When I was a kid, going to the circus was a big deal. In Winner, South Dakota, in the 1950’s and 1960’s, the circus wasn’t held in a “big top.” It was in the open air at the baseball field. Since the field was lighted, it was a perfect venue for an outdoor circus, especially at night.
I remember being awed by the elephants striding across the ground with ponderous dignity, carrying beautiful women in splendid clothes. I remember watching the aerialists out over the field, high above our heads. Their costumes glittered in the lights as they swung from trapezes, twisting and twirling and flinging themselves through the air. It was breathtaking. It was beautiful. It was magical.
Then one year, when I was probably ten or eleven, for some reason the circus was held indoors. I remember walking into the Winner city auditorium with my sisters, scurrying through the crowd, almost overwhelmed by the people and the noise, and finally finding room to squeeze into one of the upper rows of the packed bleachers.
In this makeshift space, even our upper bleacher seats were like being in the front row. The elephants were only a few feet away. The aerial acts were almost at eye level. Instead of seeing the performers as remote creatures, way up in the air in the spotlights, we were up close and personal.
And I was shocked.
The elephants were still dignified. But their skin looked worn and rough, their headdresses were a little dingy, and, to put it bluntly, they smelled really awful.
The aerialists were no longer the beautiful, fairy-like flying creatures I expected. They were dreadfully ordinary, even plain. The flowing golden hair on some of the women was clearly dyed. Some of them even looked old—maybe as ancient as 40 or so. Their glamorous costumes, seen that close, didn’t look much different from swim suits. Some of them had obviously been mended. The sequins lost much of their sparkle in the everyday indoor lighting.
Even worse, I started to recognize performers from one act to the next. It was disconcerting to realize that “Madame Yvette” with her dancing poodles was the very same woman I had just seen swinging from a trapeze as part of the “Flying Santorinis.”
Without the lights and the distance, the illusion that helped make the acts so marvelous was destroyed. The reality was such a disappointment that I lost much of my childhood enthusiasm for the circus. I had seen too much of it, too close. The magic was gone.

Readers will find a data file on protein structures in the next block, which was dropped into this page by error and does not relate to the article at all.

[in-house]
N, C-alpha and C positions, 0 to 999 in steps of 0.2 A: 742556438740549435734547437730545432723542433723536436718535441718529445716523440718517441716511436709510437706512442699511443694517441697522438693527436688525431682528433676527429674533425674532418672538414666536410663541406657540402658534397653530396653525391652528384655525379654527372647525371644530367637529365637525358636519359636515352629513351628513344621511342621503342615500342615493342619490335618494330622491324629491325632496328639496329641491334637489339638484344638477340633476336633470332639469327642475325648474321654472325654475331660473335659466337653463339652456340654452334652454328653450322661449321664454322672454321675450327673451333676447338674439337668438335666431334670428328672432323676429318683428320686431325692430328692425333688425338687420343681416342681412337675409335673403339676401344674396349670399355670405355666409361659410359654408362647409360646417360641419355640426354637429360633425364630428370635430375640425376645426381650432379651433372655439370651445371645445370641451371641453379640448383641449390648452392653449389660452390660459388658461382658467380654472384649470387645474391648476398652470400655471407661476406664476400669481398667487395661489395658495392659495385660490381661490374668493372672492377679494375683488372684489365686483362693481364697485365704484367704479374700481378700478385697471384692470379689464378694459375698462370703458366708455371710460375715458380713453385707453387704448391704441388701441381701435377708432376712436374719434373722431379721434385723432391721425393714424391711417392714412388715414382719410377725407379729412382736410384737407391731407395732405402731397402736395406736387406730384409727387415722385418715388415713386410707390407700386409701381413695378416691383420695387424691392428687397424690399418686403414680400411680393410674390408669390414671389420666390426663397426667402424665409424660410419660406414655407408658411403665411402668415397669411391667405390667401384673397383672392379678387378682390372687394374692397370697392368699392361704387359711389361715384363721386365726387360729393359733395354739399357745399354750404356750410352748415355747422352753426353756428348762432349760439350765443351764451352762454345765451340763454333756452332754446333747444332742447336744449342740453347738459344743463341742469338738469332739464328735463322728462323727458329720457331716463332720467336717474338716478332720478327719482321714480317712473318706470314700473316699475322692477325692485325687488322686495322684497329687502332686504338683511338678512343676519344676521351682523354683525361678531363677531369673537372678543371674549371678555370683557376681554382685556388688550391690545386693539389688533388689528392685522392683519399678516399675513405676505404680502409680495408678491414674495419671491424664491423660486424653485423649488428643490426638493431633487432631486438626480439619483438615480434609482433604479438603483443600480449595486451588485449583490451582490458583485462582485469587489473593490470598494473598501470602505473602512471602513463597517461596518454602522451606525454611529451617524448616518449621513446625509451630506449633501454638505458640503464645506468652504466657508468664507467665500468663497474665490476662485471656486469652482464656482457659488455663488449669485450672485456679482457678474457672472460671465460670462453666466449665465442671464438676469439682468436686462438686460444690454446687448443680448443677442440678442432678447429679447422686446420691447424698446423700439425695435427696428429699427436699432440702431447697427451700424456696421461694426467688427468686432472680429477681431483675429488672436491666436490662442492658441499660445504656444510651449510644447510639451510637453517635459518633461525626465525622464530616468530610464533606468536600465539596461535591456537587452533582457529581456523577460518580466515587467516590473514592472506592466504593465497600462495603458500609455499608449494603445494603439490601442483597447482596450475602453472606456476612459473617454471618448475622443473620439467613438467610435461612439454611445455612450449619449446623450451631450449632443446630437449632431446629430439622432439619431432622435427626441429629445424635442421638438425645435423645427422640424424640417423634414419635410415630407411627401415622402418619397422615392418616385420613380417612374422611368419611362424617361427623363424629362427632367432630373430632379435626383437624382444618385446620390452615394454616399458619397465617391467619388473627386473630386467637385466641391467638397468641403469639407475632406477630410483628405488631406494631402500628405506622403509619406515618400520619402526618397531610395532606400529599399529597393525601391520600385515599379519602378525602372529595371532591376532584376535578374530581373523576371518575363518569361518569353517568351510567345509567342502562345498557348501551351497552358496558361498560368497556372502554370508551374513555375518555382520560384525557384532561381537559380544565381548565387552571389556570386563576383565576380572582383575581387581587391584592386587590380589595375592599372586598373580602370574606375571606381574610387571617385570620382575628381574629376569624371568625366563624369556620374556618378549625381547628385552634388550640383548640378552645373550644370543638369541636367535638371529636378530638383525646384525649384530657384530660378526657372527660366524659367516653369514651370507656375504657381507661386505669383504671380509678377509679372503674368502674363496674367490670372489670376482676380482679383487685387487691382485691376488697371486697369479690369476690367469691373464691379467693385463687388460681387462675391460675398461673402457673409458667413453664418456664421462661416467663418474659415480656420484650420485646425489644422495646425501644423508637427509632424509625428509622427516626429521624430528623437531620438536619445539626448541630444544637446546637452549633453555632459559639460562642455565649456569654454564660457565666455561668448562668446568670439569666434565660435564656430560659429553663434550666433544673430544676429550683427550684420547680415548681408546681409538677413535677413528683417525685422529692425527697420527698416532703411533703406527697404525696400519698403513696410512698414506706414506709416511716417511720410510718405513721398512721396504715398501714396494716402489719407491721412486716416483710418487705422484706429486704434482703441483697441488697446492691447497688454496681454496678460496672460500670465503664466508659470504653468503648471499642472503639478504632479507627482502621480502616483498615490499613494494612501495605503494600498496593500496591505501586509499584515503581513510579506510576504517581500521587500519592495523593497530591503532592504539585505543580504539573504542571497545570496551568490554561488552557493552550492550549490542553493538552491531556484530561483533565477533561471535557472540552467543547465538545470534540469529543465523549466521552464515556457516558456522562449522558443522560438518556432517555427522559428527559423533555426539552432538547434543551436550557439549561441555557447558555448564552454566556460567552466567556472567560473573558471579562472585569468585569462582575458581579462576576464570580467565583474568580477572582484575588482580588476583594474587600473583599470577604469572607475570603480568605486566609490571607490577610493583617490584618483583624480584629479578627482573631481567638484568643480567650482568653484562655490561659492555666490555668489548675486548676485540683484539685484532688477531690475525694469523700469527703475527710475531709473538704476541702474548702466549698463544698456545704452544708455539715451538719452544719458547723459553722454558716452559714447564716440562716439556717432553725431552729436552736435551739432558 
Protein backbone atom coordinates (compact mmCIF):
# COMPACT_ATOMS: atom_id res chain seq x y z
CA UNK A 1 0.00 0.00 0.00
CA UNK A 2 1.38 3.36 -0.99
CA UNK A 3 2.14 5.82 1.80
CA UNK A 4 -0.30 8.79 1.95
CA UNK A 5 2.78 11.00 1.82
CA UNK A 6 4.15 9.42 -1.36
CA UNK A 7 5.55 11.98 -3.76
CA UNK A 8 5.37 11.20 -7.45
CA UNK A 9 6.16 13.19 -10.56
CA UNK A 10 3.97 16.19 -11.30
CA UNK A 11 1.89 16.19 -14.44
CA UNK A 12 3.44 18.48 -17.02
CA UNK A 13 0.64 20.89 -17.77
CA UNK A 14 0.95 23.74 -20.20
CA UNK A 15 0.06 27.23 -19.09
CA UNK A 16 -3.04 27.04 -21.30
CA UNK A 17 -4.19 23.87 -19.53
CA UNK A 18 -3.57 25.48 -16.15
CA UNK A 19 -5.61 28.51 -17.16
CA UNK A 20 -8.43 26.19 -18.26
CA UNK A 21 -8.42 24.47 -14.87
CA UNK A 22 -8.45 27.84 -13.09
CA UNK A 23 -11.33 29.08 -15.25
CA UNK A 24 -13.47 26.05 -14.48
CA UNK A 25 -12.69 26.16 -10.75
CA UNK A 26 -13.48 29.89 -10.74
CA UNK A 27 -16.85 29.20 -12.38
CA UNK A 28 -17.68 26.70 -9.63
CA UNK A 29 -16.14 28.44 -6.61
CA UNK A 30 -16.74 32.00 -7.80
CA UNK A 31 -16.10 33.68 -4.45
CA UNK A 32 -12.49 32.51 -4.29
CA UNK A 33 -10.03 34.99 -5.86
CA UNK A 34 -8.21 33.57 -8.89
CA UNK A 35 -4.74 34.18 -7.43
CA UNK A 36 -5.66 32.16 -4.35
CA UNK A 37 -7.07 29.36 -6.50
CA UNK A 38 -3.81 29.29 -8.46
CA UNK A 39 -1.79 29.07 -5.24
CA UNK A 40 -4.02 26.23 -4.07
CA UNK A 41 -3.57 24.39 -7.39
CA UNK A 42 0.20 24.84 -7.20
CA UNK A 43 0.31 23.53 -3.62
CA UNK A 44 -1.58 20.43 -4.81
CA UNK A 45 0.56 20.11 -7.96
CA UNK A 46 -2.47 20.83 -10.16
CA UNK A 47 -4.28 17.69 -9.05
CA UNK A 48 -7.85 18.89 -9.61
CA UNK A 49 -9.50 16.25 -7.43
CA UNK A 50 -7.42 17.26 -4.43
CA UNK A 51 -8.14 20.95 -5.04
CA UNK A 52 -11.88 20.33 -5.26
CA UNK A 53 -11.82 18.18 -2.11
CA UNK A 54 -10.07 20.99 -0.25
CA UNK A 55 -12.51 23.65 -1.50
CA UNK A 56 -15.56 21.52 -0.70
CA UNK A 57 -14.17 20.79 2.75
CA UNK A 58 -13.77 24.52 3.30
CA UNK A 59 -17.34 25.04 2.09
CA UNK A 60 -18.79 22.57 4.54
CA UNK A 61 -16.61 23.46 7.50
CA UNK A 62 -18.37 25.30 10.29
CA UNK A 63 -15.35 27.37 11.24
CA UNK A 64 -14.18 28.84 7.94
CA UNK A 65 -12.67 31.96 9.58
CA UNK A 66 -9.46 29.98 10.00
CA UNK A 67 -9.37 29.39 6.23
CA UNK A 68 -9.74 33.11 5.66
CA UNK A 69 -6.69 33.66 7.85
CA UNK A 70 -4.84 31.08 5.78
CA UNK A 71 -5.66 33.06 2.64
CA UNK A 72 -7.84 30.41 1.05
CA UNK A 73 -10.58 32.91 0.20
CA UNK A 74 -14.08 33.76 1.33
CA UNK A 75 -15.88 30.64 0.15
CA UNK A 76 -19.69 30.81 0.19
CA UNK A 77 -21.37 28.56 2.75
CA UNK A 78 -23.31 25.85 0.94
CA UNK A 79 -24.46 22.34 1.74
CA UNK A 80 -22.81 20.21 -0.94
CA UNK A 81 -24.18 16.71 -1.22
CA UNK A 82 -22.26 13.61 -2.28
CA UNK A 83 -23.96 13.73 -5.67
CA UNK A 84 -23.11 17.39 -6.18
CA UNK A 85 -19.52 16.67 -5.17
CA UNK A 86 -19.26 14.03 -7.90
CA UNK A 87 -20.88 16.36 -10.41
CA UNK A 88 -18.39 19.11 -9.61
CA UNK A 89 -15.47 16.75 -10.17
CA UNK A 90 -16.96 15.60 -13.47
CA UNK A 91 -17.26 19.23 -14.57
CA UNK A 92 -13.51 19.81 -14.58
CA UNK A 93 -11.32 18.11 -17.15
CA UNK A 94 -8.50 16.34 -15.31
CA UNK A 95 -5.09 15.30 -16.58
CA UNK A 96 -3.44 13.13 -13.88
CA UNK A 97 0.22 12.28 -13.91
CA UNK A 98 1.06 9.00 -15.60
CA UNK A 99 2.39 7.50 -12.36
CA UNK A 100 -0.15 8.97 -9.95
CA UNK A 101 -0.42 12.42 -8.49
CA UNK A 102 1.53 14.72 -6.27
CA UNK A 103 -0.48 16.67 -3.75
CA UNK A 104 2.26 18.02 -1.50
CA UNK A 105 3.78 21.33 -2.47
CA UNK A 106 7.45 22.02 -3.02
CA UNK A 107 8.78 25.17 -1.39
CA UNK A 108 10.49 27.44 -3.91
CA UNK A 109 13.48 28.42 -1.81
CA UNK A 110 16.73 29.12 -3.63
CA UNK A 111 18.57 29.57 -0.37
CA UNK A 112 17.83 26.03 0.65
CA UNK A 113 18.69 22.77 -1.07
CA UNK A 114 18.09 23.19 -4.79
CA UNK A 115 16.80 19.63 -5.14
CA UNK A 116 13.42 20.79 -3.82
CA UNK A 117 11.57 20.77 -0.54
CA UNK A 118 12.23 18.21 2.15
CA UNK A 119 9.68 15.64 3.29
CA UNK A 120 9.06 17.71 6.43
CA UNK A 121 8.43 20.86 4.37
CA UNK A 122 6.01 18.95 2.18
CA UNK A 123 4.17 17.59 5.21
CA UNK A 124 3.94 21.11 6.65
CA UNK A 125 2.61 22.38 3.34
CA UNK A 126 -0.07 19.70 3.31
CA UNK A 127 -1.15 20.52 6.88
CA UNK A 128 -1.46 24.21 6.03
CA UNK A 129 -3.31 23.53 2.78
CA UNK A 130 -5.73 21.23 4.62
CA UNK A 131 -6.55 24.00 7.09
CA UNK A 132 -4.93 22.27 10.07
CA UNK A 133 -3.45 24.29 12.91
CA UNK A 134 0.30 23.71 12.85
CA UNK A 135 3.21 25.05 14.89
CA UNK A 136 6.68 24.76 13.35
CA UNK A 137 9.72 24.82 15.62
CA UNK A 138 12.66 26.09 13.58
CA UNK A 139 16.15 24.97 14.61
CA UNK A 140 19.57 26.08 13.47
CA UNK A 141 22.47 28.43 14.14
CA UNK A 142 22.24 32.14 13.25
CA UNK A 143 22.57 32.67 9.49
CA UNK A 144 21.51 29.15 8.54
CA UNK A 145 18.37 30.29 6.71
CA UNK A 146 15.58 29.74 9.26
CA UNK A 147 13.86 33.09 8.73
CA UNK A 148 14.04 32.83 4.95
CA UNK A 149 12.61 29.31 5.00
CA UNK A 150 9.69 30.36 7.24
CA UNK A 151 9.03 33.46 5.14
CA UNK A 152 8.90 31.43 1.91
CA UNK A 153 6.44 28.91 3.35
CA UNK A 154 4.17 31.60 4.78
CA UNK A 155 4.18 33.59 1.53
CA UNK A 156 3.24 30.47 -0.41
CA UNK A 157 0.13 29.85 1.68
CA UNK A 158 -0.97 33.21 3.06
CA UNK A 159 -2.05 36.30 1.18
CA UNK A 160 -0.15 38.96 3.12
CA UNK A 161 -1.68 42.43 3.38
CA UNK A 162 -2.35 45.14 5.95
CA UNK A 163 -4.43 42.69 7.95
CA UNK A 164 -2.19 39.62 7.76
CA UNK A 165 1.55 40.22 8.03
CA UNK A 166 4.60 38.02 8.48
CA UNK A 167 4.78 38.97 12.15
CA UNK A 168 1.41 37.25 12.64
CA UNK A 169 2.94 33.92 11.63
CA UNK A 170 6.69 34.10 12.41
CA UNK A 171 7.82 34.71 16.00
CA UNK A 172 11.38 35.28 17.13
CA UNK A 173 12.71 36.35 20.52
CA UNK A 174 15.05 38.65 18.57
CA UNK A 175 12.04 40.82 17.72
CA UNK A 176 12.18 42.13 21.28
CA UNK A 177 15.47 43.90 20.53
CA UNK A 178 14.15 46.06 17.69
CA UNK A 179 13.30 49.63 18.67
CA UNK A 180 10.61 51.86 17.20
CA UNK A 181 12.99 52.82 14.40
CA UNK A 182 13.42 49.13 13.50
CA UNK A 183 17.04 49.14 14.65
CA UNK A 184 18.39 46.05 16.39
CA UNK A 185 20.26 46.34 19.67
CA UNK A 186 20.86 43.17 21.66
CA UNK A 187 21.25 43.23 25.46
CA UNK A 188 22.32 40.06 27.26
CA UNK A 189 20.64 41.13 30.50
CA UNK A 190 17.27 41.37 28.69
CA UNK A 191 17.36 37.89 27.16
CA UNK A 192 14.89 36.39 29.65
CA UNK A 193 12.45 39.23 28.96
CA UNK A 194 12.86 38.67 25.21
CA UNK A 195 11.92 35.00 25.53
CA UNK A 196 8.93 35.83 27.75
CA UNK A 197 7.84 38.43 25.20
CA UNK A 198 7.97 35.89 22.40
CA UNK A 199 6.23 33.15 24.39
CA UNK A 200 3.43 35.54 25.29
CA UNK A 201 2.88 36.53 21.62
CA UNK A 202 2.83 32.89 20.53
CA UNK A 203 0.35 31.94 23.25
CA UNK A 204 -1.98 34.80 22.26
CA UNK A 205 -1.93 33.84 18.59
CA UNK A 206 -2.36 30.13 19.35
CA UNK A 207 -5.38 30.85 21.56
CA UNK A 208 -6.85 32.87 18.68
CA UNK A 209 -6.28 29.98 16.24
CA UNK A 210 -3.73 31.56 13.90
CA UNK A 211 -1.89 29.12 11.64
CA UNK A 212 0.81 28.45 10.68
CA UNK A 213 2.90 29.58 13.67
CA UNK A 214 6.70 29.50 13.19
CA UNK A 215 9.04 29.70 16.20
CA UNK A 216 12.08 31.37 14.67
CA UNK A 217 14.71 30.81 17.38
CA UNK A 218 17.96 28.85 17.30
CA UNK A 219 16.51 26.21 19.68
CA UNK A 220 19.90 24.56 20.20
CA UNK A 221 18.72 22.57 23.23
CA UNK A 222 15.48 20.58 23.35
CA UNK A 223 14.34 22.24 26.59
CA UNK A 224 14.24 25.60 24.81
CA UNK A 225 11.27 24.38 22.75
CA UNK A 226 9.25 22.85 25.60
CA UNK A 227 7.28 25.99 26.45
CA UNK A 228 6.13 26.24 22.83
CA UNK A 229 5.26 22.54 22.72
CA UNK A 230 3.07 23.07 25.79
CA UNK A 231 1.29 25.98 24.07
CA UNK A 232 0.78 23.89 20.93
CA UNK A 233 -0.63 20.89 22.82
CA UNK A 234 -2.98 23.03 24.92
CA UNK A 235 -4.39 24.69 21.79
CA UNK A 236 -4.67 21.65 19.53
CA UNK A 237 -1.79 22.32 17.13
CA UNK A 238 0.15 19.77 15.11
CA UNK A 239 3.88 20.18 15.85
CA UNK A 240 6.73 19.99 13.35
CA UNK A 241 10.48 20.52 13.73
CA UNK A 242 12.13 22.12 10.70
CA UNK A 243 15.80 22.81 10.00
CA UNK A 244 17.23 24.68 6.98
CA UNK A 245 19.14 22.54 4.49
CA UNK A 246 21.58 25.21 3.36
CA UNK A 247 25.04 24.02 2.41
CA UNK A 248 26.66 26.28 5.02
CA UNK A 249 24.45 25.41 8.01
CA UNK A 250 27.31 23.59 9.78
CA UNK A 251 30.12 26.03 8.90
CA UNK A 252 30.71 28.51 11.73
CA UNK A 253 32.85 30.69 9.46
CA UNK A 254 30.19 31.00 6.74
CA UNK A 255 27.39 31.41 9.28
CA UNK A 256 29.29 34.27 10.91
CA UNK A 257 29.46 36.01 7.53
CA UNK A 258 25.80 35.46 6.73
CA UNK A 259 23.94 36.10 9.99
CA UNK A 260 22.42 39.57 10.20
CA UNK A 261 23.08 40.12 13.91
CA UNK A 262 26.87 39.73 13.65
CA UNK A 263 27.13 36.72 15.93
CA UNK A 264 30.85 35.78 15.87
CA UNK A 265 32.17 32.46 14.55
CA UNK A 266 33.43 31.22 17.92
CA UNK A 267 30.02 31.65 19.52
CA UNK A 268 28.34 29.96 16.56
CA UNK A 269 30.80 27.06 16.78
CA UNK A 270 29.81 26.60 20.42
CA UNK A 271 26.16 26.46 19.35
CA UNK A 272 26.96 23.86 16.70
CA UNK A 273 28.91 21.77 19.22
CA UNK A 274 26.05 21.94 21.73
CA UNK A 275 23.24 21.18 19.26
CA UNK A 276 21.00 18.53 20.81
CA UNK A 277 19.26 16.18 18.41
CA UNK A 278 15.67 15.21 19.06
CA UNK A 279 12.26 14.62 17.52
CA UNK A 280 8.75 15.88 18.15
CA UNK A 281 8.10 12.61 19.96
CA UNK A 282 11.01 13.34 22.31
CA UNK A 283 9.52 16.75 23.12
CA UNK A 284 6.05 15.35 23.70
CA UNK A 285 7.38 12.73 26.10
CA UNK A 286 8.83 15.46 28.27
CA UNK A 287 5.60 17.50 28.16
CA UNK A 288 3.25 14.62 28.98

I’ve been to a few circuses since then. I’ve enjoyed them. But I’ve never recaptured my early awe and wonder. I know too much about the reality behind the illusion.
I clearly remember the last time I went to a circus. Unbelievably, it was 25 years ago. It was the first time I met my soon-to-be stepchildren. Believe me, there were plenty of illusions involved on that occasion.
Thank goodness that, over the years, we’ve grown to know each other well enough to get past most of those illusions. It hasn’t always been an easy process. But the closer we have become, the more we have learned to value reality.
Just think about the distance it takes to maintain our illusions about other people. A couple you know slightly might seem to have a perfect marriage. Unless you get close, you have know way to know what really goes on between them. I used to see other stepfamilies who seemed to be doing everything right. As I got to know them better, I realized most of them had the same struggles and challenges that we did.
This week we enjoyed a performance of “Hairspray” by a local theatre group. The singers and dancers were graceful, energetic, and polished. Whether they were veterans or this was their first time on stage, they all looked confident and comfortable. It wasn’t until after the show, when dozens of cast members surged into the theatre lobby on a wave of adrenaline, that we could feel the nervous energy they must have been feeling. From the audience, we weren’t aware of the sweaty palms and the shaking knees.
There’s a time and place for illusion, and I greatly appreciate the many performers who put so much discipline and practice into creating illusions that we can enjoy. But I have come to appreciate even more the reality behind those illusions. Whether it’s a show, a job, or a family, the most incredible performances are the ones given by people who show up, day after day, and do what they do.
Who have the courage, the grace, and the heart to do what needs to be done—and even to make it look easy. To get up close and personal. To live with reality—even when some of its sequins are missing.
Because reality, I now know, is where the real magic happens.
I remember the circus in Winner too. I remember how many people were about as I was not accustomed to seeing so many, living out on a farm and the biggest group I saw was at a rare occasion when my dad would let us come to Dallas, where they sold the cream and eggs and got groceries.